Wireless Home Entertainment

By Gerry Blackwell

August 22, 2002

In this first in a series on the role of Wi-Fi in home entertainment, we look at what's available now in terms of products, what's on the near horizon and early indicators of consumer interest.

Everybody, it seems, is roughly in agreement about what the multimedia networked home of the future should look like. And most are agreed that 802.11 wireless LAN technology can play a pivotal role in making it happen.

So why does the horizon for home entertainment networking look so far away?

Michael Greeson, senior analyst and director of broadband research at Dallas-based market research and consulting firm Parks Associates, says the wireless home of the future is at least three years off. "Only after that point do I see home entertainment networking becoming more prominent," Greeson says.

Julie Schwerin, chairman and CEO of InfoTech, Incorporated of Norwich, VT, a research firm that studies the "digital leisure economy," puts the horizon even further off.

"I can't give any hard forecast today," Schwerin admits. "But I don't see a big demand for [wireless home entertainment networking] in the short term. We see penetration staying below the 10-percent range in the next three to five years."

Why are they so pessimistic? One short answer: the wheels of the consumer electronics gods grind slowly -- especially in an economic downturn. Put another way: We're not in PC Land anymore, Dorothy. But there are other factors, too.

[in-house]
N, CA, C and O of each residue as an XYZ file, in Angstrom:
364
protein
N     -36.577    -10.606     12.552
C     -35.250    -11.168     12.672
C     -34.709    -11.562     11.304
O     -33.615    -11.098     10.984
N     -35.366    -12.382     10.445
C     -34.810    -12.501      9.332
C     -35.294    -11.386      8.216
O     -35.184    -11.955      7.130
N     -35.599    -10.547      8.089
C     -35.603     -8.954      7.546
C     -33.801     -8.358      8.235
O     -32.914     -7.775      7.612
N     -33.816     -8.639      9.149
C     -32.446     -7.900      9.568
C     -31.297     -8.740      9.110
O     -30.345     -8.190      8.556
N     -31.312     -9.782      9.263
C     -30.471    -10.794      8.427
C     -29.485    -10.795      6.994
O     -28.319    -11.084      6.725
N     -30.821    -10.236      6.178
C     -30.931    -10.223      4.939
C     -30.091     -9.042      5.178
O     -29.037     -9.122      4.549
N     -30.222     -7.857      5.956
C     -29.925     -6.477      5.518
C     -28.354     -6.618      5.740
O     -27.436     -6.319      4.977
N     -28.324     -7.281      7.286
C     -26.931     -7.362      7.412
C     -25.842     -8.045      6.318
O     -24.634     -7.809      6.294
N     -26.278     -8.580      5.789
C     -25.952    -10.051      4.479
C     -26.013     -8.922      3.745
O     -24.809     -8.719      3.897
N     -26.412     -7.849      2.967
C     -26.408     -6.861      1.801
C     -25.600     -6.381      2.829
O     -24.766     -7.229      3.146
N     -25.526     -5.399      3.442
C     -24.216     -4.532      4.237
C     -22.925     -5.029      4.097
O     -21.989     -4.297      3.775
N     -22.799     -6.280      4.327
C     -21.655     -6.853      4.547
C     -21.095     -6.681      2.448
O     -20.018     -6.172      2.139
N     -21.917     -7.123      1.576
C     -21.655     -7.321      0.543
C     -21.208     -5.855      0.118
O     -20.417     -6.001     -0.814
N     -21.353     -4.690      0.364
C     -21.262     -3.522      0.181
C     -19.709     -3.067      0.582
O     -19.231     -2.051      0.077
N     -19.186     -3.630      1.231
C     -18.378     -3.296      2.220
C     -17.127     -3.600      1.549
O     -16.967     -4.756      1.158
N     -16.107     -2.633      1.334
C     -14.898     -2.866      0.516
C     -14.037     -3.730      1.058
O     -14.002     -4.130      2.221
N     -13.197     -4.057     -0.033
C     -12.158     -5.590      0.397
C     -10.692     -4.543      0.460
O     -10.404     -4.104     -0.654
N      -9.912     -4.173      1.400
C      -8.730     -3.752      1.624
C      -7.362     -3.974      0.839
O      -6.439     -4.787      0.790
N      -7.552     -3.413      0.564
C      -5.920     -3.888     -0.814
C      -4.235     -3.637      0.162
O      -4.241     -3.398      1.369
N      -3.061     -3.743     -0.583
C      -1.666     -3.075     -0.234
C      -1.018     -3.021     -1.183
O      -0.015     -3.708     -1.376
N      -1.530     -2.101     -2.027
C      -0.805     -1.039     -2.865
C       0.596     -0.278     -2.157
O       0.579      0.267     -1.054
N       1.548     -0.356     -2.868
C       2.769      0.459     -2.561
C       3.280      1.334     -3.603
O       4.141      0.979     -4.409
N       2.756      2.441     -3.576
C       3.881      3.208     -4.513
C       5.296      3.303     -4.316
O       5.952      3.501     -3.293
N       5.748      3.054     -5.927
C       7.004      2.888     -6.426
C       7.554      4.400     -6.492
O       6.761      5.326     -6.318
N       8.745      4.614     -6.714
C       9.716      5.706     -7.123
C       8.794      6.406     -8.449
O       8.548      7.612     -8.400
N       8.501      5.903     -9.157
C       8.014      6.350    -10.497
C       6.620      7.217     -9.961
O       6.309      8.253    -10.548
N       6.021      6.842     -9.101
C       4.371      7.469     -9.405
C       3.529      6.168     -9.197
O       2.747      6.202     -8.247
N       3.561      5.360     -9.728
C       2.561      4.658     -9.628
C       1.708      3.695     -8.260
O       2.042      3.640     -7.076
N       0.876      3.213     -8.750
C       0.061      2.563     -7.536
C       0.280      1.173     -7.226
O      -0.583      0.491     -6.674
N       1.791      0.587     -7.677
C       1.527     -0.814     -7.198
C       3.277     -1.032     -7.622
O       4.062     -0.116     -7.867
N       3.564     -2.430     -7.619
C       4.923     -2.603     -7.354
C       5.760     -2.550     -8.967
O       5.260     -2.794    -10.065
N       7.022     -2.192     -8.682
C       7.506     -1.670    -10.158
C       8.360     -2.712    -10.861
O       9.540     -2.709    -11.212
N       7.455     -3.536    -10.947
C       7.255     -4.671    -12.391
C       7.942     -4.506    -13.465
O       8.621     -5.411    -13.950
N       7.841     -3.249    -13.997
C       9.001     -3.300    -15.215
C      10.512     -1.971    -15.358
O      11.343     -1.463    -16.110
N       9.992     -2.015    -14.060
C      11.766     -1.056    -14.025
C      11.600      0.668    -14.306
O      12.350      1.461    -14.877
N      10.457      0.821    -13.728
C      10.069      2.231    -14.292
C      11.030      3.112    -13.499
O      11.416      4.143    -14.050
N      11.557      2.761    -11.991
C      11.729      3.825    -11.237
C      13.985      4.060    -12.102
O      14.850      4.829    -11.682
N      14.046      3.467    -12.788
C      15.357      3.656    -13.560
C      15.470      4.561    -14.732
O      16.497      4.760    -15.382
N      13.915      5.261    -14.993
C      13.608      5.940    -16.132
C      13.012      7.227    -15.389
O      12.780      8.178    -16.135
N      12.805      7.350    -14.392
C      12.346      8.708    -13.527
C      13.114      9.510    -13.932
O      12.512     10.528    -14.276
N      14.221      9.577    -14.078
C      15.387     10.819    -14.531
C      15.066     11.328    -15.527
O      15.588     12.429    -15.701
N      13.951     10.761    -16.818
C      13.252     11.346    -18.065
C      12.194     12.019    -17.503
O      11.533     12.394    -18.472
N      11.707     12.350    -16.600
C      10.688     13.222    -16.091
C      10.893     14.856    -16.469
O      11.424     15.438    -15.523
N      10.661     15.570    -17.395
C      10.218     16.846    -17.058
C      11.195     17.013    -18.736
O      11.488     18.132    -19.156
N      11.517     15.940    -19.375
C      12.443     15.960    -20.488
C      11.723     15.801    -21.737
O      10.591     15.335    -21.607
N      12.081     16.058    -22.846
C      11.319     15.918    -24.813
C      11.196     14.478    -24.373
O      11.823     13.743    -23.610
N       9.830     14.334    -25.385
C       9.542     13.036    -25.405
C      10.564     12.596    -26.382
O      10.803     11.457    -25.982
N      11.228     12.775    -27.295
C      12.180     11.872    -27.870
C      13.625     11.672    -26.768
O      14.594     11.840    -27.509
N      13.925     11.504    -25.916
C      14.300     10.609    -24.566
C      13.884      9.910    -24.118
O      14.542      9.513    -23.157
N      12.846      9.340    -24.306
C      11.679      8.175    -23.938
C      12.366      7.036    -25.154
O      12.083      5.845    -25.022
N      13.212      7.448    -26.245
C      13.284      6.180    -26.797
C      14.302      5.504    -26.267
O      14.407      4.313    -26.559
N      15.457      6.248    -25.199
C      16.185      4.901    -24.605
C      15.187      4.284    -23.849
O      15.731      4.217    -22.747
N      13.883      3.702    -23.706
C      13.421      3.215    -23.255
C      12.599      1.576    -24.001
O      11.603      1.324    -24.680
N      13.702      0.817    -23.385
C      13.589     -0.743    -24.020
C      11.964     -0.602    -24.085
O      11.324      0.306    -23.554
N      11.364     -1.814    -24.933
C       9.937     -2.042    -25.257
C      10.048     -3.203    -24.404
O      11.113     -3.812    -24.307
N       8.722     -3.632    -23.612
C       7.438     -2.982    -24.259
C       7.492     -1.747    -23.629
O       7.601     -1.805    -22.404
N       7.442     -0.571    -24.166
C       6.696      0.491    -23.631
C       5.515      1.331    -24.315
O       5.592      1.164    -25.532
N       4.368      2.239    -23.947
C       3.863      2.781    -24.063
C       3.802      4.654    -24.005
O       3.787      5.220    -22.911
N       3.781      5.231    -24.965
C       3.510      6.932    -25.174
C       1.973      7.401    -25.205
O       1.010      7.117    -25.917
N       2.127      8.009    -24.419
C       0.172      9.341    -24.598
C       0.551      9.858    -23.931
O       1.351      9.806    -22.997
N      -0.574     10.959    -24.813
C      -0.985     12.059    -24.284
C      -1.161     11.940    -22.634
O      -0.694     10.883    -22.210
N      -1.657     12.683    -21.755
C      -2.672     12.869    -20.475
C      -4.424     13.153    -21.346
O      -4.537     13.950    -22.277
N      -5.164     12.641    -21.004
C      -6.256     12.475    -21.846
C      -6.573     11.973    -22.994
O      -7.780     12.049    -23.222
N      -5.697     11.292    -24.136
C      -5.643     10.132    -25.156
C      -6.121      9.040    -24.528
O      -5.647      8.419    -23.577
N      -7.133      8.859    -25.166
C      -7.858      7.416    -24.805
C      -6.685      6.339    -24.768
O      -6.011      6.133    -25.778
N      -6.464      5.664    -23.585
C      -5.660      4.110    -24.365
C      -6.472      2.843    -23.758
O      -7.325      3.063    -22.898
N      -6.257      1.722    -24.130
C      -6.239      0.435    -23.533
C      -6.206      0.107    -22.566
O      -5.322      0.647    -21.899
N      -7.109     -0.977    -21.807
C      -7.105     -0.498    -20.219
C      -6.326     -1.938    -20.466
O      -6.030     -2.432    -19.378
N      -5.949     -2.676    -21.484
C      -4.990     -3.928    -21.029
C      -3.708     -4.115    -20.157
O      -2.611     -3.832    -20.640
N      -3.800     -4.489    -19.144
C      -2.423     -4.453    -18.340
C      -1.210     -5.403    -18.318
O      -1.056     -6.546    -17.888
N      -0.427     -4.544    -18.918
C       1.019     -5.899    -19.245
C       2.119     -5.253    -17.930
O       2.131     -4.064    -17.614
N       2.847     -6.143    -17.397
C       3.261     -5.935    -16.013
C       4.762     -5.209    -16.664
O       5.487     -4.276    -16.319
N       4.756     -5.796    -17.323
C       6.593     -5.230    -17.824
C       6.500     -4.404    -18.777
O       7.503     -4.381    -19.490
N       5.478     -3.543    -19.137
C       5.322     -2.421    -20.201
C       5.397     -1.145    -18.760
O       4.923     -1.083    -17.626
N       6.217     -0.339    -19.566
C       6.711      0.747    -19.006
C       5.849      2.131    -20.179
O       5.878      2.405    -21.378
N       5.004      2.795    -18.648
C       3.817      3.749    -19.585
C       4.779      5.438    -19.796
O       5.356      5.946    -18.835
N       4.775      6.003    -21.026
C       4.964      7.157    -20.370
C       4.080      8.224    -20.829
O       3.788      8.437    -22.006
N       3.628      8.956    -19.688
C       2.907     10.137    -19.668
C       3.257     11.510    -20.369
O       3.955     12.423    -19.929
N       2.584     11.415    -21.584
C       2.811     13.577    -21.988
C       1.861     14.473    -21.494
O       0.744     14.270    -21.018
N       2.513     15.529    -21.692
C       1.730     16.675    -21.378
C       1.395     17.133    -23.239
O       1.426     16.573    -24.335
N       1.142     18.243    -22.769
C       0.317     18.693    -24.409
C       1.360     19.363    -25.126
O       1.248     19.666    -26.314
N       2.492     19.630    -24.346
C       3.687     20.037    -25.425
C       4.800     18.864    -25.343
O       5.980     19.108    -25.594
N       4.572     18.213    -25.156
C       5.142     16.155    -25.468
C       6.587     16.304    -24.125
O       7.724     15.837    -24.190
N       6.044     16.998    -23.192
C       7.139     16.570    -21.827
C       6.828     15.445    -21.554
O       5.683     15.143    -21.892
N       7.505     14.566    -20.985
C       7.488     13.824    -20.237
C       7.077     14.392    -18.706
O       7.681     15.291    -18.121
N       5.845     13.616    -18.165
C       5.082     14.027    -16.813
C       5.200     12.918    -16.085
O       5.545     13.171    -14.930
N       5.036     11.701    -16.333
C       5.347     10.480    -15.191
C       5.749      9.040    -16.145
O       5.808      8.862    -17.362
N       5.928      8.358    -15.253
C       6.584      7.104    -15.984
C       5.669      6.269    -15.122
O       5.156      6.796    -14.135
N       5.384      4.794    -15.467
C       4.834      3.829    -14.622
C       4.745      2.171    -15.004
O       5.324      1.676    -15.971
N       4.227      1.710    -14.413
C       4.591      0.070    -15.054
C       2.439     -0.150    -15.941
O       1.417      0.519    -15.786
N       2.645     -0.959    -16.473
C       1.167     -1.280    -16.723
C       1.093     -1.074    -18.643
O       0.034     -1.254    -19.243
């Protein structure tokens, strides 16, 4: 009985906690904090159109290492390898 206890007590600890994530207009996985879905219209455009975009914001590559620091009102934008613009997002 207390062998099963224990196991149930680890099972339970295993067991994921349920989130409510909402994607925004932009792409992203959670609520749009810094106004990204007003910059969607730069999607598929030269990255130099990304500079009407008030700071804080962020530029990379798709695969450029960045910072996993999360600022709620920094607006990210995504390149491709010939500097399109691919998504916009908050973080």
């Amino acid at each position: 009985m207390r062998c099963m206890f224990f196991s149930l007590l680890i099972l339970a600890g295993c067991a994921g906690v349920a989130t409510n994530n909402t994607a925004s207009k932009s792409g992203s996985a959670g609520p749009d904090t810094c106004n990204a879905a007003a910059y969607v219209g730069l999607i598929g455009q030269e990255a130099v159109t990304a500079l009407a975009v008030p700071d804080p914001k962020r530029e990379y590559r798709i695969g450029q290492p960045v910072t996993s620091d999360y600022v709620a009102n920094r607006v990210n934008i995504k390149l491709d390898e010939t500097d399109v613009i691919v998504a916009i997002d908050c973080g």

The Fat Pipe

The classic vision of the networked home of the future starts with a big broadband pipe coming into the home, delivering digital entertainment services -- digital cable TV, video on demand (VOD), digital audio channels, gaming -- plus high-speed Internet connectivity.

The pipe plugs into some kind of gateway/server device -- usually seen as a TV set-top box -- that does all or some of the following:

  • decodes digital signals
  • provides navigation services (eg. an onscreen Guide).
  • functions as a personal video recorder (PVR)
  • stores media content -- recorded TV programs, audio tracks, etc. -- on a big hard drive
  • distributes stored or real-time media content to other devices around the house -- TVs, stereo systems, PCs, PDAs, etc. -- over a network.

The last piece is key to our discussion. Each of the remote devices in the home has either an integrated or outboard thin client device that allows it to communicate over the home LAN and decode signals from the gateway/server.

There may be other contenders for the transport layer of that home LAN, but 802.11-based wireless appears to be the front runner. This is largely because most home owners will balk at rewiring, and power line and phone line networking technologies remain problematic and/or lower bandwidth.

"Wireless will necessarily be the way to go," Schwerin believes. "I certainly don't see any impediments in wireless technology in so far as its ability to carry that much signal and capacity around a home."

Greeson notes that HomeRF could have been a contender. In fact, he believes HomeRF may be superior to today's Wi-Fi for entertainment networking, but ruined its chances through poor -- or no -- marketing.

"It's much like VHS versus Beta," Greeson says. "The argument then was that Beta was a superior technology for video, but VHS had the marketing. It won out not because it was better but because it was smarter."

802.11 will, in all likelihood, be the home entertainment networking technology of choice, but much has to happen before this becomes a mass market proposition.